Staunton, November 17 – Vladimir Putin views autocephaly for the Ukrainian Orthodox as having an equally fateful and negative impact on Russia as the disintegration of the Soviet Union, Andrey Illarionov says. The Kremlin leader will never forgive Kyiv for this and will do all he can to block it.
During a conversation with Ukraine’s Glavred news agency, the former Putin advisor and current senior fellow at Washington’s Cato Institute says that the Kremlin is truly alarmed about Ukrainian autocephaly (glavred.info/ukraine/10027652-putin-nakazhet-ukrainu-za-avtokefaliyu-eks-sovetnik-prezidenta-rf-sprognoziroval-budushchee-posle-tomosa.html).
Since 2014, he argues, Ukraine has done nothing as important as its pursuit of autocephaly except for military resistance. Gaining that independent status for the church shores up the country’s political independence and weakens “the imperial position” of the Moscow church, pointing to its eventual exit from Ukraine and ultimately from Belarus as well.
According to Illarionov, “Putin recognizes the seriousness of the situation in the religious sphere and thus is already preparing for Ukraine a decisive response to the actions of the Ukrainian Orthodox church.” That is because the Kremlin leader knows that if he loses on this, he loses far more than he can and still have his current agenda survive.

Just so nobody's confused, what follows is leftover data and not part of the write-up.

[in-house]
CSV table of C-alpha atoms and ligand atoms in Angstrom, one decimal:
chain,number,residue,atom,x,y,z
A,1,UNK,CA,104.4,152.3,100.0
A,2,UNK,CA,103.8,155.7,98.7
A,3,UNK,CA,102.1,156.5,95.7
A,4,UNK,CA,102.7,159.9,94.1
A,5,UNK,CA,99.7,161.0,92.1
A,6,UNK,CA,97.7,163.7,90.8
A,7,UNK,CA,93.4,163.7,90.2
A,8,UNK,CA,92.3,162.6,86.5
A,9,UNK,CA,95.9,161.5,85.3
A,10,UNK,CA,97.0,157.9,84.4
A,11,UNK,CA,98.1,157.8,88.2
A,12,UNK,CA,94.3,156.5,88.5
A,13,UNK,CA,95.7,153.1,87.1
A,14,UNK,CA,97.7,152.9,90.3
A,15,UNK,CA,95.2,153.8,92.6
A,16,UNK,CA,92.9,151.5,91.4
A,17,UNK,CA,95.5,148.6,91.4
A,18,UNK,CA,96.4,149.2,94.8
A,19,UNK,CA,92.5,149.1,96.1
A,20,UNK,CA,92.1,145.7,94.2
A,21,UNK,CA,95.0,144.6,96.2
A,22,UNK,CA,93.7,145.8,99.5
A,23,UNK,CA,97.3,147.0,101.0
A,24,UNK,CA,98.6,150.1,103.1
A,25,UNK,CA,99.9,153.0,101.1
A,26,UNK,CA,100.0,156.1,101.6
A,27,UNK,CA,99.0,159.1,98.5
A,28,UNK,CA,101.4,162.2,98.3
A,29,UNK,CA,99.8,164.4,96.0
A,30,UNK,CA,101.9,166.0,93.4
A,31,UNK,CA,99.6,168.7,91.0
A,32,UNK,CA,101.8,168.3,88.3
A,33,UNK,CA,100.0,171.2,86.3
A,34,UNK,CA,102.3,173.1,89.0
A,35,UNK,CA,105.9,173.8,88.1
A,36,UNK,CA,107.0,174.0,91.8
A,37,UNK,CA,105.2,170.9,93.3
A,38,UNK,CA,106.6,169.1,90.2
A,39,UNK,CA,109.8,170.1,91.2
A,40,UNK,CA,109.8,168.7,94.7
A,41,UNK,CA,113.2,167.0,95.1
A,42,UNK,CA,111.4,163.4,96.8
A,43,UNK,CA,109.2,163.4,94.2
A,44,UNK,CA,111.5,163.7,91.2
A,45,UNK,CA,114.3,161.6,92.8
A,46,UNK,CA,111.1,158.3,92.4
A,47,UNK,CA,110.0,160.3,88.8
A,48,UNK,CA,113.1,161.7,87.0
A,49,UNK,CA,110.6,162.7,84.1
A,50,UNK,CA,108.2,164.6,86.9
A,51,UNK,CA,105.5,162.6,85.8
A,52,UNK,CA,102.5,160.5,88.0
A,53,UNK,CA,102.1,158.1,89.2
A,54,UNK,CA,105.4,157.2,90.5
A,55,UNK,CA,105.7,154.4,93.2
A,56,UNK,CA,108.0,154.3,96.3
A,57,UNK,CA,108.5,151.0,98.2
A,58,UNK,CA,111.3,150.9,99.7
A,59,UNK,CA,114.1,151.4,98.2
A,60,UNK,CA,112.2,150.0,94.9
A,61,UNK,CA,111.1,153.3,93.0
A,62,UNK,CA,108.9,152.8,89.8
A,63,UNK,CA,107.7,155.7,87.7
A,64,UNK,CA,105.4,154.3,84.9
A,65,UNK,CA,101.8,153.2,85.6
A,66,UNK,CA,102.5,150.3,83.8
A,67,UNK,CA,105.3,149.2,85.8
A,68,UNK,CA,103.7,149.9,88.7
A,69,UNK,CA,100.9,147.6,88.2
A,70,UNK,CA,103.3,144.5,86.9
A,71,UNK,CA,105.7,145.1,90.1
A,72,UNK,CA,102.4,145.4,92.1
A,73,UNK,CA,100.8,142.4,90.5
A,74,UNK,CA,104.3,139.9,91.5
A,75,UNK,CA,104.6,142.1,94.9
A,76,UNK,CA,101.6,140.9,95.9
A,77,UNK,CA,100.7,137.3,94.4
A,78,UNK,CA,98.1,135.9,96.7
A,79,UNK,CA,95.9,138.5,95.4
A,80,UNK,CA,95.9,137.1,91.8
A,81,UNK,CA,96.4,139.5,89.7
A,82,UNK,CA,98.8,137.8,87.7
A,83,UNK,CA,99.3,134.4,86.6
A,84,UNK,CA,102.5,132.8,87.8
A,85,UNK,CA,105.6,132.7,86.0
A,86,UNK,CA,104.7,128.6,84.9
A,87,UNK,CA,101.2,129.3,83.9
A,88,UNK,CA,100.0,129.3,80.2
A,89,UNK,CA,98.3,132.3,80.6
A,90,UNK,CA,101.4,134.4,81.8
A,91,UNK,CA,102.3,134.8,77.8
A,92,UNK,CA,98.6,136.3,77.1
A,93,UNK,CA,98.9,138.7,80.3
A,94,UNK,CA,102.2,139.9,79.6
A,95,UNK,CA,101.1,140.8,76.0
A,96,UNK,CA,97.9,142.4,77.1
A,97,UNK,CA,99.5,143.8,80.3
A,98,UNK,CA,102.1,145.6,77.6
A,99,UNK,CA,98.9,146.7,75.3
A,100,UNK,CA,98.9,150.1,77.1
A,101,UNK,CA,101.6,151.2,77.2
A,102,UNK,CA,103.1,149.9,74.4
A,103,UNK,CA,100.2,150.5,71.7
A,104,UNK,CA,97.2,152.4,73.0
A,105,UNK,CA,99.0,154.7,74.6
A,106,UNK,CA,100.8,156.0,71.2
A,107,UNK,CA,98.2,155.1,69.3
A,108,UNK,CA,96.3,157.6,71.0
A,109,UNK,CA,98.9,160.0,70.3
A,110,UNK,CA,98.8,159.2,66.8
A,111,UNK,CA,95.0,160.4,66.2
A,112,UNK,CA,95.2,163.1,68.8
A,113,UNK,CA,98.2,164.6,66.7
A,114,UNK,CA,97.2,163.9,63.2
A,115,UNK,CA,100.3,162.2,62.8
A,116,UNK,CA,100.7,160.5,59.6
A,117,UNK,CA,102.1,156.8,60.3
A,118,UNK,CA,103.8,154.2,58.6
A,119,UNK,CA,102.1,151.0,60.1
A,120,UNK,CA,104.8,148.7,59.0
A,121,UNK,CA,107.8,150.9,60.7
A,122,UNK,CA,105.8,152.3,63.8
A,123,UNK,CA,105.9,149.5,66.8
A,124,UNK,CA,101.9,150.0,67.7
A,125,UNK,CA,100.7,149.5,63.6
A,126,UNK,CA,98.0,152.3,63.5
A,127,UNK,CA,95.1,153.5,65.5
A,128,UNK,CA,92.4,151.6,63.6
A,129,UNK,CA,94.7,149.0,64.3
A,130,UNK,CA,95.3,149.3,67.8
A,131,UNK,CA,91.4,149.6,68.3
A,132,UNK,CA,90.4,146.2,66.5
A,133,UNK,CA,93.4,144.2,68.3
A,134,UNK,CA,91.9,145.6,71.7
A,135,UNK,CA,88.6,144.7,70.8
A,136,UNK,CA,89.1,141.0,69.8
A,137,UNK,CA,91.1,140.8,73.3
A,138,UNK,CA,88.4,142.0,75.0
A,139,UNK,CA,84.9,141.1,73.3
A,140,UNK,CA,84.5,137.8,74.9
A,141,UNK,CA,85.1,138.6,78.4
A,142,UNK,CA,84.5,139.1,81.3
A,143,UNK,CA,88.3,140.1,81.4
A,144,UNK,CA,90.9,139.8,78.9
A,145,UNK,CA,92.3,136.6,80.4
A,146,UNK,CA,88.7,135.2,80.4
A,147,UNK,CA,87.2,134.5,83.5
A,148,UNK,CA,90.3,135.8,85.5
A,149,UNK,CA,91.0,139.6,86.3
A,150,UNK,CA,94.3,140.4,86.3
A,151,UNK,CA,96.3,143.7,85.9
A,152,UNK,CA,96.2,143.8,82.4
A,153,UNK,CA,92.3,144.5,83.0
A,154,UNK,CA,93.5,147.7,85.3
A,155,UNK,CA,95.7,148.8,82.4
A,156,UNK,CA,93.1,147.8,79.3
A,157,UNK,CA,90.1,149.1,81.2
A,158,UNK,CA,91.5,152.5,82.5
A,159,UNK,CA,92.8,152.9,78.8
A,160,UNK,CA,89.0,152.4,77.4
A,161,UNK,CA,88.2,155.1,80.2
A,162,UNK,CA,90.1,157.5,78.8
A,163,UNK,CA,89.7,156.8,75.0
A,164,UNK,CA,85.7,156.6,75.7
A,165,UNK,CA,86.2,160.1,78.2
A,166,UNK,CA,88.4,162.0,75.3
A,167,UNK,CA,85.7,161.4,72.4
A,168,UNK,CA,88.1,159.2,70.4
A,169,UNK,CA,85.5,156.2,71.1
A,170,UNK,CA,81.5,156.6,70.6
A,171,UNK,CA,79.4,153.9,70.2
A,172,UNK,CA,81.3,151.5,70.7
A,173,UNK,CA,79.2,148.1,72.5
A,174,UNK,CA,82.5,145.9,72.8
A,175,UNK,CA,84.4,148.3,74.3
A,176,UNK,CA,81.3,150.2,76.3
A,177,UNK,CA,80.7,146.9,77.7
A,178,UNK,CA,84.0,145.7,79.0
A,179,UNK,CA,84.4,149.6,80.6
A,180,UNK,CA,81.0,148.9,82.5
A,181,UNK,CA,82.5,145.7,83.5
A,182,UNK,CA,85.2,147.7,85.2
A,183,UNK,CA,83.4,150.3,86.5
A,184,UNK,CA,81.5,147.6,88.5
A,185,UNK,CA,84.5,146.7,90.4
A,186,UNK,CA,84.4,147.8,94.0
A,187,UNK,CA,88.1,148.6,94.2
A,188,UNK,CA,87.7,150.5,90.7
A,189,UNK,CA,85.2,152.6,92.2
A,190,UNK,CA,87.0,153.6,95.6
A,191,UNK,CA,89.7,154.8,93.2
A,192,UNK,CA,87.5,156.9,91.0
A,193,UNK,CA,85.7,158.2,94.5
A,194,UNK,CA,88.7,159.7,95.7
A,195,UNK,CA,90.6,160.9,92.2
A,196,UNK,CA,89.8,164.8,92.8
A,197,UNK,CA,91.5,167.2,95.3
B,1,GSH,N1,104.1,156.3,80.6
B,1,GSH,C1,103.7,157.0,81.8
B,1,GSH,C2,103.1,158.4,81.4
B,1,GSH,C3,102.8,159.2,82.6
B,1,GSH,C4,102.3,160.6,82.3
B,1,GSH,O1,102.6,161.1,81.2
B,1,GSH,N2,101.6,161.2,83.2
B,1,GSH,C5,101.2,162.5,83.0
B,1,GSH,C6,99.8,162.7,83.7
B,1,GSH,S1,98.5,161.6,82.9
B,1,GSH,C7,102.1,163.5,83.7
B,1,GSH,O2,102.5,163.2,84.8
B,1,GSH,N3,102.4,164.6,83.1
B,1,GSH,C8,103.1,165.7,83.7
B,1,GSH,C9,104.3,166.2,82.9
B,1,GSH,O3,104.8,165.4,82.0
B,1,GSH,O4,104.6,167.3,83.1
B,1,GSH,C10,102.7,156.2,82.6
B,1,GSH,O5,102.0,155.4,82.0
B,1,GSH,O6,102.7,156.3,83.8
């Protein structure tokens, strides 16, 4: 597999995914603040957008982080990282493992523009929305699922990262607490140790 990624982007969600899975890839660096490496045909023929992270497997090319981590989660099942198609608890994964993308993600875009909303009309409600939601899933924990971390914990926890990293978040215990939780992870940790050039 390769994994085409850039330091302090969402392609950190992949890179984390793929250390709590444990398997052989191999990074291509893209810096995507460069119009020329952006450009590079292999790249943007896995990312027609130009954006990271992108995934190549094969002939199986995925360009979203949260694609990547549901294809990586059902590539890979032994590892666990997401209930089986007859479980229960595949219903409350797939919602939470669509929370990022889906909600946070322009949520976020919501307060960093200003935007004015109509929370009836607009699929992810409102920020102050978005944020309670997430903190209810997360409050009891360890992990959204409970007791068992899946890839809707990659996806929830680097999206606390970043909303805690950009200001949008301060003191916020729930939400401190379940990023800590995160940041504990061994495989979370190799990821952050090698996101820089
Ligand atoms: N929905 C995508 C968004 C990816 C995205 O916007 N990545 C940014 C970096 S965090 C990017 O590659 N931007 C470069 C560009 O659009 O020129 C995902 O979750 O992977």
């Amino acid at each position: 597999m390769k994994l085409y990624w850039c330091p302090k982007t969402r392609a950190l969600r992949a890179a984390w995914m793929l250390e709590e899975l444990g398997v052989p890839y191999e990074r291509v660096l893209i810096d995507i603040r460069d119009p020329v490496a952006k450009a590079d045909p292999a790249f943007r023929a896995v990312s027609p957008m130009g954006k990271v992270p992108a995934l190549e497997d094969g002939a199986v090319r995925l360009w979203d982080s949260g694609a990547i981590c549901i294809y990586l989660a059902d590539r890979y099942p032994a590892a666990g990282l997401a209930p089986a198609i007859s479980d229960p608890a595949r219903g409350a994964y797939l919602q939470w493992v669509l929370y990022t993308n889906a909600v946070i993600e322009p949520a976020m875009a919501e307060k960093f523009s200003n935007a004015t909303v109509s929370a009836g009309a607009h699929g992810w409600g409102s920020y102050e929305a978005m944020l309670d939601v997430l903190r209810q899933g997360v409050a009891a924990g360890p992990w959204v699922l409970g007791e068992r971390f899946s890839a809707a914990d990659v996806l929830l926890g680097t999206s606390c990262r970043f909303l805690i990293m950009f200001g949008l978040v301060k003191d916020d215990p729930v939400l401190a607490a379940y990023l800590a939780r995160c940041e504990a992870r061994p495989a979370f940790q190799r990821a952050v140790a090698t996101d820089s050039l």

“By its importance,” the autocephaly of the Ukrainian church “is comparable to the disintegrations of the Soviet Union and the Russian Empire.” After both those events, “the political disintegration of the empire began in the religious sphere. Putin understands this very well and therefore doesn’t intend to surrender his positions.”
If the Kremlin leader can’t stop autocephaly – and it certainly appears that that train has left the station, Illarionov says – he will certainly seek “’to punish’ Ukraine for its acquisition” out of his own self-regard and because such punishment will serve as a warning to others not to try anything similar.
What Putin will try will depend, however, not only on the mechanisms at his command but also on the reaction of Ukraine, other post-Soviet states and the West where unfortunately many do yet not understand that Moscow’s loss of an imperial church just like its earlier loss of an imperial communist party prefigures much broader losses in other sectors as well.
Consequently, Putin’s response almost certainly will be far more negative than most in the West now imagine, including the possibility of a major military move. In the mind of the Kremlin ruler, that despite all the negative consequences it would entail may pose fewer negatives than doing nothing and watching his imperial dreams dissolve.
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